So have you already broken your New Year’s Resolutions? Many people have so you’re not alone. Actually, I would have been included in this group if I did make New Year’s Resolutions. However, I learned a new method of moving forward in a new year that doesn’t feel like I’ll face my own internal mental guillotine if I break it.
Instead of a resolution, I now focus on an intention. I started this in 2007 when I was a caregiver for my mother, who had Alzheimer’s and chronic obstructive pulmonary disease. Faced with too many irons in the fire, I decided that I didn’t have the energy or commitment to make a resolution. Instead, I decided what I wanted to focus on for that year - the concept of compassion. I figured I would need it in trying to deal with my mom’s issues (doctors, nursing home, etc.), my aging father as he grappled with his wife’s decline, and Mom herself when she did uncharacteristic things due to the Alzheimer’s disease. What I unexpectedly found was that I also needed to apply this word to my own life when I wasn’t able to keep up the standards that I had had for myself because of the overwhelming exhaustion of caregiving.
However, after Mom’s death in 2007, I didn’t try an intention again until 2014 when I found myself under an increasing burden of caregiving. The selection of an intention came about when some friends casually asked me what my New Year’s Resolution would be. I noted that there were too many unpredictable things in my life for me to make a resolution so I decided to again focus on an intention for the year. Because I had so many loose ends in my life, I decided to call 2014 the “Year of Completion and Conclusion.” And while many people call for major goal-setting, I just focused on those few words and accomplished a whole bunch, including:
- Completed and defended my dissertation (which in itself would have made the year a success).
- Got my mother’s will probated.
- Worked with Dad to get his will and health care proxies updated.
- Cleaned out Dad’s storage locker and redistributed some of his extra furniture and supplies to family members and friends.
- Sold or donated Mom’s fabric collection (she had more than 80 large tubs of fabric that she had collected when she passed away).
- Went through a bunch of old family photos and sent them to relatives.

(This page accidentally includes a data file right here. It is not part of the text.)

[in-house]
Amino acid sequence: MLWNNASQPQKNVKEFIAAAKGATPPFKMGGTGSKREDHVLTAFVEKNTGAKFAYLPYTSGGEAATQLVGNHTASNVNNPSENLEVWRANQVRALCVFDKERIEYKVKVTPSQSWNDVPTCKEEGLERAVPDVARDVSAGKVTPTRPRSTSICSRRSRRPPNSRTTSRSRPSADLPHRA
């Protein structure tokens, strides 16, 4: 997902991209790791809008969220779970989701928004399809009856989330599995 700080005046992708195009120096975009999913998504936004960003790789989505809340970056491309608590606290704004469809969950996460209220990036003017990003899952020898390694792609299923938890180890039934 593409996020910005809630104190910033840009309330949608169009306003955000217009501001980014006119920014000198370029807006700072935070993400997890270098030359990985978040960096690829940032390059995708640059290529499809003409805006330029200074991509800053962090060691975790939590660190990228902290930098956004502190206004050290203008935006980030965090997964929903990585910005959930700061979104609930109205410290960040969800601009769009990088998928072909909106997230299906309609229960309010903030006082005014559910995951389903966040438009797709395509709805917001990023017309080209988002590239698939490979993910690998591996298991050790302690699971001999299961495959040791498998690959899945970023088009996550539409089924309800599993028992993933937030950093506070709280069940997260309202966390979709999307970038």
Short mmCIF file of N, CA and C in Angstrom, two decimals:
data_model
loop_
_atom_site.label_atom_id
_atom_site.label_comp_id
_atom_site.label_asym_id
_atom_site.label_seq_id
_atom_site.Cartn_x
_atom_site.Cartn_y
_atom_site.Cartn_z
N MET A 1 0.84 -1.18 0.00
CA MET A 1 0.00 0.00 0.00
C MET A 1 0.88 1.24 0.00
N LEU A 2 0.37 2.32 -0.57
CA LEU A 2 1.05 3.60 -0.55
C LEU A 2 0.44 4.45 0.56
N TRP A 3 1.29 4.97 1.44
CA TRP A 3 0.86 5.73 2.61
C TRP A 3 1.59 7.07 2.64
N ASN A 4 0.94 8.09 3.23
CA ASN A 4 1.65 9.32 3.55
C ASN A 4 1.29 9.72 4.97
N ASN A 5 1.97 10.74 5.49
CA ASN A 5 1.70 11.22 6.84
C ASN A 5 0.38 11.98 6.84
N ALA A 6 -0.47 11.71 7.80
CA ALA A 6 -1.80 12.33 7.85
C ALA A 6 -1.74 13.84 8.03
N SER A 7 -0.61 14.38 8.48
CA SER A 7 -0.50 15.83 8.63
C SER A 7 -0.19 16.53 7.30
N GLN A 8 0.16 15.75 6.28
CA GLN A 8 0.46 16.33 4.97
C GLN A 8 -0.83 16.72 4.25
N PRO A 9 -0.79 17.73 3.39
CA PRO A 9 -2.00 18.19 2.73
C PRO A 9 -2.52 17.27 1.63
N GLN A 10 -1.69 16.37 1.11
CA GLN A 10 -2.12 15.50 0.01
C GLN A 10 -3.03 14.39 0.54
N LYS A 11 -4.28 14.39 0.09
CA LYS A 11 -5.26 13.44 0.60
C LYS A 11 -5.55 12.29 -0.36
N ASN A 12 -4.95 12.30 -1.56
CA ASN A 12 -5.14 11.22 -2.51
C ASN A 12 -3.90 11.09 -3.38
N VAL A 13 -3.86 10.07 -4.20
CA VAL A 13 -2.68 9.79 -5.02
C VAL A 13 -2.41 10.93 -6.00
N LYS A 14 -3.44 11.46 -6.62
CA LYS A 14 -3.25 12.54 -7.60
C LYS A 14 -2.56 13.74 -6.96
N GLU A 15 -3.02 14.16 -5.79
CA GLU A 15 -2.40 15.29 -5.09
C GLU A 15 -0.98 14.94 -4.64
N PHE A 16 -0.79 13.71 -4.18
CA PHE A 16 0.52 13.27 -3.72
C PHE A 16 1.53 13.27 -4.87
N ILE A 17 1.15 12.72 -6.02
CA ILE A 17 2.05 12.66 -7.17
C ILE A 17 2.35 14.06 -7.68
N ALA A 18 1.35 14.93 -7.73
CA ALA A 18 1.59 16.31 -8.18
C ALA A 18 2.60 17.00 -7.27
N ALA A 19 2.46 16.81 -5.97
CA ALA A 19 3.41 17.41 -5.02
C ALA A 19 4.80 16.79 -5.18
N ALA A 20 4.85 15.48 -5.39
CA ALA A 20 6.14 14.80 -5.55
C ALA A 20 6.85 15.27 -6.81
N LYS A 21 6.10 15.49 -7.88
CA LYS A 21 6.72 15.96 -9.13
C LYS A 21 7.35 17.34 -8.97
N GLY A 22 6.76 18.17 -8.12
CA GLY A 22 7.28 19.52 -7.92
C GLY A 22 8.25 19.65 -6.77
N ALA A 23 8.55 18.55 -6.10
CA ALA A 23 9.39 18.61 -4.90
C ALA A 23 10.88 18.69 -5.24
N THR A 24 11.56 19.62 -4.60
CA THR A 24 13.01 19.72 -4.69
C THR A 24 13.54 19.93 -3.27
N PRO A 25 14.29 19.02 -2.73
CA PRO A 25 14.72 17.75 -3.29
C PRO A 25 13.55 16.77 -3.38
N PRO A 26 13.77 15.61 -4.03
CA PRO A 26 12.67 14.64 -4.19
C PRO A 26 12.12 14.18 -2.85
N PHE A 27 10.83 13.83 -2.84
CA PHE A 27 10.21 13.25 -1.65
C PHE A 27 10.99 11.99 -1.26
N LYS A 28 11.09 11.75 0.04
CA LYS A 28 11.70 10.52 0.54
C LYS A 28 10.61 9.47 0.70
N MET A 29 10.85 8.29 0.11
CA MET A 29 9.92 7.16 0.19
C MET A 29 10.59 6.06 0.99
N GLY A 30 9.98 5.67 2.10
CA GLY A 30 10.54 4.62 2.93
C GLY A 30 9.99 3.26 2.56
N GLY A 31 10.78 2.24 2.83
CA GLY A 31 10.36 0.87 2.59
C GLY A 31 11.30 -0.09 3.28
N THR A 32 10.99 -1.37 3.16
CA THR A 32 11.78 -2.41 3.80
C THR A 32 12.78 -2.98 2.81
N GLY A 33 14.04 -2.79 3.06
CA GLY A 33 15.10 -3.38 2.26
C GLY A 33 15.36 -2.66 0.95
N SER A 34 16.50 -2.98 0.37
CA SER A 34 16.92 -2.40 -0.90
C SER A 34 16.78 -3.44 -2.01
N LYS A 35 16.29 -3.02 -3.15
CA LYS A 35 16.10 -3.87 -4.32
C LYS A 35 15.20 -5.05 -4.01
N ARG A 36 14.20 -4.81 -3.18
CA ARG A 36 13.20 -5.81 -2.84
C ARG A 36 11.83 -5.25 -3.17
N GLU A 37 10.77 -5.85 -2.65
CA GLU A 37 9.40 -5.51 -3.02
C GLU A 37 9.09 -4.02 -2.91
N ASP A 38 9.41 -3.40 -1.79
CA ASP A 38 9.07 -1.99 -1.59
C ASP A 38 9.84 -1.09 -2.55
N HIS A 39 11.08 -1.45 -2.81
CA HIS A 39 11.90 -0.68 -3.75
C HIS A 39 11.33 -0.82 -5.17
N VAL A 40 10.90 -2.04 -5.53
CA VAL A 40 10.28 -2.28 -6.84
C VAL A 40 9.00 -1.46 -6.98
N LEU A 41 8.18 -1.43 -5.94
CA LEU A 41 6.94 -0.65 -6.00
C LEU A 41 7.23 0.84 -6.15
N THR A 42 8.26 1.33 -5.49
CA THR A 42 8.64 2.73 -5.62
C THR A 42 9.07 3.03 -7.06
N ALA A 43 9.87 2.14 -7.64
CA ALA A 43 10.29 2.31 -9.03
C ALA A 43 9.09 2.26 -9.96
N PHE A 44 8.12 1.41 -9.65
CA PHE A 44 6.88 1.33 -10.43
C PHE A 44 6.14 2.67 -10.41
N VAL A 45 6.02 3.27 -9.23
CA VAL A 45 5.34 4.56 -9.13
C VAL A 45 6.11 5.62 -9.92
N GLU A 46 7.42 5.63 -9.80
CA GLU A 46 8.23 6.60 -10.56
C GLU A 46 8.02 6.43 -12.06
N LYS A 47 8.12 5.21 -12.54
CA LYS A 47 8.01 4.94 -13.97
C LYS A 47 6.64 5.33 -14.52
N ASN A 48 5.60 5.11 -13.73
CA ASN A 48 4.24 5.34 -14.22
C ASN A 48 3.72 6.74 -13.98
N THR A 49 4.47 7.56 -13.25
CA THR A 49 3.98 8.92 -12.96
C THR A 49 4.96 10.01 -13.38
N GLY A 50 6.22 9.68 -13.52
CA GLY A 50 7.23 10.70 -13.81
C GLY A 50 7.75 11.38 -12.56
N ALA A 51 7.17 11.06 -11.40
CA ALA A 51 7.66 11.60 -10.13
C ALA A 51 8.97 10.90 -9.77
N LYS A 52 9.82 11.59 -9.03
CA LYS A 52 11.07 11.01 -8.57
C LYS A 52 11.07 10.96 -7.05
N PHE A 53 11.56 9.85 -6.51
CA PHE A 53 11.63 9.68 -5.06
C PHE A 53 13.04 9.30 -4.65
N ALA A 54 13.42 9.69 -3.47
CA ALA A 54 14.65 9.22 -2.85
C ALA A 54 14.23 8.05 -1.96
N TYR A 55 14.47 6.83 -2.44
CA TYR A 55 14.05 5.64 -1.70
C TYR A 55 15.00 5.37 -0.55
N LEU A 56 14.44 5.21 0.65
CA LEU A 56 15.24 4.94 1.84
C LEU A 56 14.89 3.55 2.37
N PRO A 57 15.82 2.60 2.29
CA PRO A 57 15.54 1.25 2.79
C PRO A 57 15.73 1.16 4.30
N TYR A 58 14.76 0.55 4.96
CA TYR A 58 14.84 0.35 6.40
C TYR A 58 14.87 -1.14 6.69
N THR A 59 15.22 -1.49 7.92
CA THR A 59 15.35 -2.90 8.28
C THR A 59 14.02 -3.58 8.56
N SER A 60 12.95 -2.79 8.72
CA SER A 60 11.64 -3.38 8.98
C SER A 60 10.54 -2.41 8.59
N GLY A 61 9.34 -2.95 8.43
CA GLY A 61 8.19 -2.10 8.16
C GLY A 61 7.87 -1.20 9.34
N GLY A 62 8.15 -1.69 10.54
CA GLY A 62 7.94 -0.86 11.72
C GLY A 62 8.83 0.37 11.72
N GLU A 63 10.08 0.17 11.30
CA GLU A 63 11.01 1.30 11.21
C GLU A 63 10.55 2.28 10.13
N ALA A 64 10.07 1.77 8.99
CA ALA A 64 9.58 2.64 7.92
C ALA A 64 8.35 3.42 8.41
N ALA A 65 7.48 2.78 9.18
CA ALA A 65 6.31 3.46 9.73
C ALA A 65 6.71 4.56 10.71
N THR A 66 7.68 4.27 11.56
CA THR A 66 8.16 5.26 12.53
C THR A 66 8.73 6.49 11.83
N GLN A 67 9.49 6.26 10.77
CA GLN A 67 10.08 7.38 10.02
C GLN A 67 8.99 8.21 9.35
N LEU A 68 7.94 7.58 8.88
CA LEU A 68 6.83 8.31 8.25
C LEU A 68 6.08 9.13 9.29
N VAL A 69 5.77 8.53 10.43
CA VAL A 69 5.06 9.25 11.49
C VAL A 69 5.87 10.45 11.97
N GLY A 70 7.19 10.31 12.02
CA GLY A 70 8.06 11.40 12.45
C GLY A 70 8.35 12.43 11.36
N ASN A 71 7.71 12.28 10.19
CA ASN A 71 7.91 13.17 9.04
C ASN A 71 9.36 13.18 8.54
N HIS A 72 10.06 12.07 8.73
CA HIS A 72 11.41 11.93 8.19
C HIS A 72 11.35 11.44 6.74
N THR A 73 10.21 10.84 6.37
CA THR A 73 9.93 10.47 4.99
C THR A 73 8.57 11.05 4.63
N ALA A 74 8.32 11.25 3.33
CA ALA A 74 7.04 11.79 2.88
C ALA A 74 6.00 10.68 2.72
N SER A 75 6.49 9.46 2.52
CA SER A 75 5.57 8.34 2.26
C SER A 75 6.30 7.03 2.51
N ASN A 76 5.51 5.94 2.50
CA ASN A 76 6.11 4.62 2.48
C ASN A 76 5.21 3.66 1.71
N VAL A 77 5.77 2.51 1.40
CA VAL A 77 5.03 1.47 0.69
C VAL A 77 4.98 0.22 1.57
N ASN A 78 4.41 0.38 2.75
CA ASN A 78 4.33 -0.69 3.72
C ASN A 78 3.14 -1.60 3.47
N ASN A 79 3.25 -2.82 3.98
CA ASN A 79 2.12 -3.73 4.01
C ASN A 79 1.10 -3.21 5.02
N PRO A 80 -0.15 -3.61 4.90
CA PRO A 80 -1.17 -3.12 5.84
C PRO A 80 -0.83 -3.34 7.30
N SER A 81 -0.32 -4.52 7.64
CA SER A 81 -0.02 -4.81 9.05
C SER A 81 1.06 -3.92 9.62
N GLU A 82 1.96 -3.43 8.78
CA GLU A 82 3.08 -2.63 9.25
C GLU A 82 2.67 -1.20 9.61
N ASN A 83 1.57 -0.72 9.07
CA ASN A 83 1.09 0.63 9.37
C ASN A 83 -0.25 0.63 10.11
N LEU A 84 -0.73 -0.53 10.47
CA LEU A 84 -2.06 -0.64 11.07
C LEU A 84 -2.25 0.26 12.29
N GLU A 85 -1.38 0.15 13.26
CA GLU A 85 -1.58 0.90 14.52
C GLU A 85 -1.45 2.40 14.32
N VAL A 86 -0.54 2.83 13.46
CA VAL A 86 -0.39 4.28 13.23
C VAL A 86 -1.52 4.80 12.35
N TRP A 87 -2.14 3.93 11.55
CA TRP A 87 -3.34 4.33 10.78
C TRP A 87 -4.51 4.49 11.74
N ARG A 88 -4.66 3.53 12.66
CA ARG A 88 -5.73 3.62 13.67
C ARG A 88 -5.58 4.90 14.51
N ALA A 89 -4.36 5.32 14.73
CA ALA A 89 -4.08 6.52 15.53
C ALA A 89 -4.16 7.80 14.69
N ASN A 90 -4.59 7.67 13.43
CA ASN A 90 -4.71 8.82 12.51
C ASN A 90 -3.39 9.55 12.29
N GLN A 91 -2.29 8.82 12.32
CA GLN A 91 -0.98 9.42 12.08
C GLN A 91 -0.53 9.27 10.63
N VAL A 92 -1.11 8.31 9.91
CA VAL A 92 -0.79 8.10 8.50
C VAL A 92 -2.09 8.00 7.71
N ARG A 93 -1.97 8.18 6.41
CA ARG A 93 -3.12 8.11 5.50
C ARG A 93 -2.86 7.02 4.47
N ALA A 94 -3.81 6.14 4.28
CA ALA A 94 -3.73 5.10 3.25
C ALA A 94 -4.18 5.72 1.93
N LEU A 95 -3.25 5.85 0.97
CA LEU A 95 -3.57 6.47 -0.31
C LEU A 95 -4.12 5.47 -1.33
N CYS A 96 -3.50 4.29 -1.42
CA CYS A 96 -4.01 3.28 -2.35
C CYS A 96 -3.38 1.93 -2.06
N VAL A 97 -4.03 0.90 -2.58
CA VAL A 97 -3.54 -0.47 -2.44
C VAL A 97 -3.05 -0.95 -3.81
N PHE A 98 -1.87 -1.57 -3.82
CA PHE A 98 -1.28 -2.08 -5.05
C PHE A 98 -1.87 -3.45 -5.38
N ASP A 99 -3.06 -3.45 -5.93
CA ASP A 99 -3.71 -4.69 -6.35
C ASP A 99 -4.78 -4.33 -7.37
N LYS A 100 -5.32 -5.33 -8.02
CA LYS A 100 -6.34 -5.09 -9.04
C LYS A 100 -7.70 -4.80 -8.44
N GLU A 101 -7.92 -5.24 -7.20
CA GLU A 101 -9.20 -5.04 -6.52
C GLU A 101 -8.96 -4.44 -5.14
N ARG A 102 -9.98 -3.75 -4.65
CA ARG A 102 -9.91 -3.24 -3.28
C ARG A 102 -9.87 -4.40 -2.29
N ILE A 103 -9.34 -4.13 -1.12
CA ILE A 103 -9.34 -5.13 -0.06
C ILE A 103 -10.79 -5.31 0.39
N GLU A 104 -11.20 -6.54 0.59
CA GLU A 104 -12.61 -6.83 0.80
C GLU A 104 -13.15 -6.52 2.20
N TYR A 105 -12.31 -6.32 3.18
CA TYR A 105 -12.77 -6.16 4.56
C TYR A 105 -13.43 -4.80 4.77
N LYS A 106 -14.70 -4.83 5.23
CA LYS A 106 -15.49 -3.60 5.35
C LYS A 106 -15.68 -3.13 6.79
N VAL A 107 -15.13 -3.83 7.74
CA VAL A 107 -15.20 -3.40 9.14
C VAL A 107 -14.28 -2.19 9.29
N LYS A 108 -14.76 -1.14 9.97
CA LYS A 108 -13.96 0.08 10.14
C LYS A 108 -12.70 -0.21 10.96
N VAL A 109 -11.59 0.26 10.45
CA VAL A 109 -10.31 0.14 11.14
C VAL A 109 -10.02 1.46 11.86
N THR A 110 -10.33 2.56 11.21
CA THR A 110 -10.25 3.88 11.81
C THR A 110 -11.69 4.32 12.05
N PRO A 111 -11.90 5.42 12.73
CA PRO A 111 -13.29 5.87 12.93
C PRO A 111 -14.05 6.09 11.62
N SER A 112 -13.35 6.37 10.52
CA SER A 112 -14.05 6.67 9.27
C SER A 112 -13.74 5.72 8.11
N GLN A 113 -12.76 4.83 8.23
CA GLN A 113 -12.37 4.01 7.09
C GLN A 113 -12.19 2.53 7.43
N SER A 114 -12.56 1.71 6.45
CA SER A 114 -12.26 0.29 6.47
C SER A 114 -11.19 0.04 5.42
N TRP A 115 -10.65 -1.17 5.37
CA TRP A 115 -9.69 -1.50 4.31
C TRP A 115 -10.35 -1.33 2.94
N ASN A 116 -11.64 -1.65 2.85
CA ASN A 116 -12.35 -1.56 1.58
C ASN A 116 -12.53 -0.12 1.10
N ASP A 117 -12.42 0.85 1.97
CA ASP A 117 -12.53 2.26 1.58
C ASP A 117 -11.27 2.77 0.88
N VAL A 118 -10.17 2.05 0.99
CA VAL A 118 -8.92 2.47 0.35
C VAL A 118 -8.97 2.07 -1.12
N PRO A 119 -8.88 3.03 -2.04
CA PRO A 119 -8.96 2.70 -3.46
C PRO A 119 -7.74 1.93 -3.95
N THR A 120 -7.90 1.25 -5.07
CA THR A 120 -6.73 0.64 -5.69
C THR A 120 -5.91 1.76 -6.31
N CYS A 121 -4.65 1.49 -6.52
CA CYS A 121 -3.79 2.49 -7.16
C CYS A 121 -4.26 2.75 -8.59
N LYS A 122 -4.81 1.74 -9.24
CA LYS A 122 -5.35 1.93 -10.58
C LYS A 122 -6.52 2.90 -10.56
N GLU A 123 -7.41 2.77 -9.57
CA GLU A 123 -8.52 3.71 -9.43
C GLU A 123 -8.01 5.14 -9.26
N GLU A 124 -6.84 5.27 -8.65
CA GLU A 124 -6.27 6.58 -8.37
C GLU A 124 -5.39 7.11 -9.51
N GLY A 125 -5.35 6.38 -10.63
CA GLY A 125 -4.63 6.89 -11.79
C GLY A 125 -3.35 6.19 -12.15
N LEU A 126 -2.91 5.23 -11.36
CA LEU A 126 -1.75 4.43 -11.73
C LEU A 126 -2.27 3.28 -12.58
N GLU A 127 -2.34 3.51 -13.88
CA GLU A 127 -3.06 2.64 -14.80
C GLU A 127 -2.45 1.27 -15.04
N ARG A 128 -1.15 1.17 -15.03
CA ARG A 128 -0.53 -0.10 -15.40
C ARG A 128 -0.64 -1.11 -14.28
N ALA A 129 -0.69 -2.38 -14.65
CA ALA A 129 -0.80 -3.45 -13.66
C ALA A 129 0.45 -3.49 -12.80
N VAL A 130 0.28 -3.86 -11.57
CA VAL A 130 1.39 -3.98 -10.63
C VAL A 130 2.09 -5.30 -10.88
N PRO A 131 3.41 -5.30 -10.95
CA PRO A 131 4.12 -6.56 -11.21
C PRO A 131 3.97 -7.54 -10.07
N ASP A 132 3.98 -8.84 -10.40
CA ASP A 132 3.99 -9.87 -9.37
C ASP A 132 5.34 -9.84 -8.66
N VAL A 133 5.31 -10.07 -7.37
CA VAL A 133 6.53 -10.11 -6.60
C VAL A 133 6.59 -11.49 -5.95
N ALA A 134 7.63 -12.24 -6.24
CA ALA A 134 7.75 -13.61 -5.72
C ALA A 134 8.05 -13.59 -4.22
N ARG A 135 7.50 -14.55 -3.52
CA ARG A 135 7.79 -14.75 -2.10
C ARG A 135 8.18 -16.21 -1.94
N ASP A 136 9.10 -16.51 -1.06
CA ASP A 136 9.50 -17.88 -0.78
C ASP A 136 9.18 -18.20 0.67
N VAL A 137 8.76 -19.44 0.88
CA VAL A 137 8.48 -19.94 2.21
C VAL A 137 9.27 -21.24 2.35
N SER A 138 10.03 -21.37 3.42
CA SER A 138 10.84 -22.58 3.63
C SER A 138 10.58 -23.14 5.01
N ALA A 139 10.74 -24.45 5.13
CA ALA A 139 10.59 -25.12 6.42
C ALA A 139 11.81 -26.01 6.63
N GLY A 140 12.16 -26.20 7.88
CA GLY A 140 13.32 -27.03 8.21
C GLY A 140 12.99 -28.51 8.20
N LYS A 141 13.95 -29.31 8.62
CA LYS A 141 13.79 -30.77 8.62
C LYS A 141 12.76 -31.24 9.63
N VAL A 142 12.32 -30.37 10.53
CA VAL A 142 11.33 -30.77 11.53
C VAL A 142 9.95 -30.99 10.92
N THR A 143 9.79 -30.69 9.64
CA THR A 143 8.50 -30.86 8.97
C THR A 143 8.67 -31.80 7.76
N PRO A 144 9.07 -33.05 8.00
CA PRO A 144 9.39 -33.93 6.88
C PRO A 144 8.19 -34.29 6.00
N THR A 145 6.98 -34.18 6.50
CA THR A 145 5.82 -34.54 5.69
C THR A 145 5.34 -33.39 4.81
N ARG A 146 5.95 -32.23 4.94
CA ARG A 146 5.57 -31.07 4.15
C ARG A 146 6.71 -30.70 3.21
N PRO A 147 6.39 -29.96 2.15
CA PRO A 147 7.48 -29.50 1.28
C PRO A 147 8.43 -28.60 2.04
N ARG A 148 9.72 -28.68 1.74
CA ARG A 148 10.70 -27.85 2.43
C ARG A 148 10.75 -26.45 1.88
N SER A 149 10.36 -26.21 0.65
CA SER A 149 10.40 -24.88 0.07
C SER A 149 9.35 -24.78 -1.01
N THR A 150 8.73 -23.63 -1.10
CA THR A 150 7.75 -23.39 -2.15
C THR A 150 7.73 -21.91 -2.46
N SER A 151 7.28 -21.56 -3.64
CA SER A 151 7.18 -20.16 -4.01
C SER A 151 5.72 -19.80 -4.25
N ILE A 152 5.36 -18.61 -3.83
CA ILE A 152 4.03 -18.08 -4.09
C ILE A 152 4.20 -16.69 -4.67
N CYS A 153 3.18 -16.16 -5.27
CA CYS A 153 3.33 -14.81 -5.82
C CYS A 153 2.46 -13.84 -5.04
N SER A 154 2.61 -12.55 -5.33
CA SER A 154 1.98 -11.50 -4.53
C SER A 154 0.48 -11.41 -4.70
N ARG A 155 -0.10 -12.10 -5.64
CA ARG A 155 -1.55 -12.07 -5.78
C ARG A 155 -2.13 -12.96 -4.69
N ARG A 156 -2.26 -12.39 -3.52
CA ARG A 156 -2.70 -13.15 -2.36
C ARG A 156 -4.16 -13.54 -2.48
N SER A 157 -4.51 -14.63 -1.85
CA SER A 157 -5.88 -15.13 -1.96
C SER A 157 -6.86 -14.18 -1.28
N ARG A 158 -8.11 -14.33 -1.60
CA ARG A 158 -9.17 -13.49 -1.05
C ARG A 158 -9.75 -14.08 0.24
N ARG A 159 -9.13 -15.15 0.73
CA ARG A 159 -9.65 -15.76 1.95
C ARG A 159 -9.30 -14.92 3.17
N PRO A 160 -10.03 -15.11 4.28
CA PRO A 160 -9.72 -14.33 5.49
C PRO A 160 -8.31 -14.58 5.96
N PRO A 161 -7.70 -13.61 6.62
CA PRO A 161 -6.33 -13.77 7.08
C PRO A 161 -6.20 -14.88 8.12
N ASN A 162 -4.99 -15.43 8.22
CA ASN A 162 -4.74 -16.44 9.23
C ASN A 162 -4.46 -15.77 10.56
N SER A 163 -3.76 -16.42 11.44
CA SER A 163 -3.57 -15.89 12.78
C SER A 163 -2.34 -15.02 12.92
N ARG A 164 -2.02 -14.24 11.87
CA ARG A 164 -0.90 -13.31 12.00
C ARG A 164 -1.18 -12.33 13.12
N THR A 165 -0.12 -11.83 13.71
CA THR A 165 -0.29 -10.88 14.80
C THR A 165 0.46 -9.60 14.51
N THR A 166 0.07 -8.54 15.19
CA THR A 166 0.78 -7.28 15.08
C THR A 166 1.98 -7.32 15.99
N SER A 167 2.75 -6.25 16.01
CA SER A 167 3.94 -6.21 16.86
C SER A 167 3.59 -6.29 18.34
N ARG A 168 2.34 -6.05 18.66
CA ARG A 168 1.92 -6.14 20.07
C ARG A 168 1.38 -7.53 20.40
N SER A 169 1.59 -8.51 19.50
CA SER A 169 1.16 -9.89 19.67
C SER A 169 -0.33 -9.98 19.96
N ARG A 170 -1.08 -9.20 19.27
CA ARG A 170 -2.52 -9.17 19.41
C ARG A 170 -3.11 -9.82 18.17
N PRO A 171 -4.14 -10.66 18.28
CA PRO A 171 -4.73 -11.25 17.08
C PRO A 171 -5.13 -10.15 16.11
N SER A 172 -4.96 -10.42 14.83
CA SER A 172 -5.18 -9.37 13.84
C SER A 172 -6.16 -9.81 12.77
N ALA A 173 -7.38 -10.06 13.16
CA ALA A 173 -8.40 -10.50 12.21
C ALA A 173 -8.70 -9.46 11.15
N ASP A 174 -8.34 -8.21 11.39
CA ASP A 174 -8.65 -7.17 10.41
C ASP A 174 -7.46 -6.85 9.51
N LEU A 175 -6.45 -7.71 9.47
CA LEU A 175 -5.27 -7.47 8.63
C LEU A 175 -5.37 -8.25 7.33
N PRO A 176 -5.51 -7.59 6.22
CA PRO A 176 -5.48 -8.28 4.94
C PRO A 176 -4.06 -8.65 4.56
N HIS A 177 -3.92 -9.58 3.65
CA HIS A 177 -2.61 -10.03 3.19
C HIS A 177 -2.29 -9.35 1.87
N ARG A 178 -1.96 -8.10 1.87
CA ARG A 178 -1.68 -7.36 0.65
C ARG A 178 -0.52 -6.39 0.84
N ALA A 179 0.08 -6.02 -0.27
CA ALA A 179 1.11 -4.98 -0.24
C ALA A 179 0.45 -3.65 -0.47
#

I must admit I still have some items left over from my “Year of Completion and Conclusion” to tick off so it’s going to bleed over into 2015. However, I feel a greater level of accomplishment from 2014 than I have in recent years, especially since I also was faced with dealing with a loved one’s health issues for about two-thirds of the year.
So what’s my focus for 2015? I’ve decided to have an intention of “healthy.” I picked this word precisely because of how broadly it can be interpreted. I’ve reached an age where I’ve come to realize that time is ticking so I want to focus on quality. That has changed the way I interpret “healthy.” In my 20s, healthy would have meant losing 20 pounds and go to aerobics class every day to try to lose the stubborn cellulite on my thighs. Today the concept of healthy takes on a more nuanced view. While I still want to include diet and exercise, I also want to focus on building a healthier quality of life. For me, that means making thoughtful choices in a number of areas, including mentally (opting for quality instead of quantity – or trashy), creatively (trying new hobbies and resuming ones I have enjoyed but haven’t had time for), spiritually (meditation and finding avenues to tap into soulfulness), socially (finding more time to spend with family and friends), and environmentally (cleaning up my too-tall stacks of stuff, thinking carefully about what I bring into my home, and trying to create an outside presence that supports wildlife). (Note – I’d encourage you to read this New York Times column by Paco Iyer that takes a similar stance.)
So to tell you the truth, I did eat a few too many chips the other day – but I also managed to watch an uplifting movie on Netflix that a friend recommended that made me think about the journey of life. So whereas a resolution would have been broken, my 2015 intention stays intact. I hope you’ll join me on this type of journey.
Published On: January 06, 2015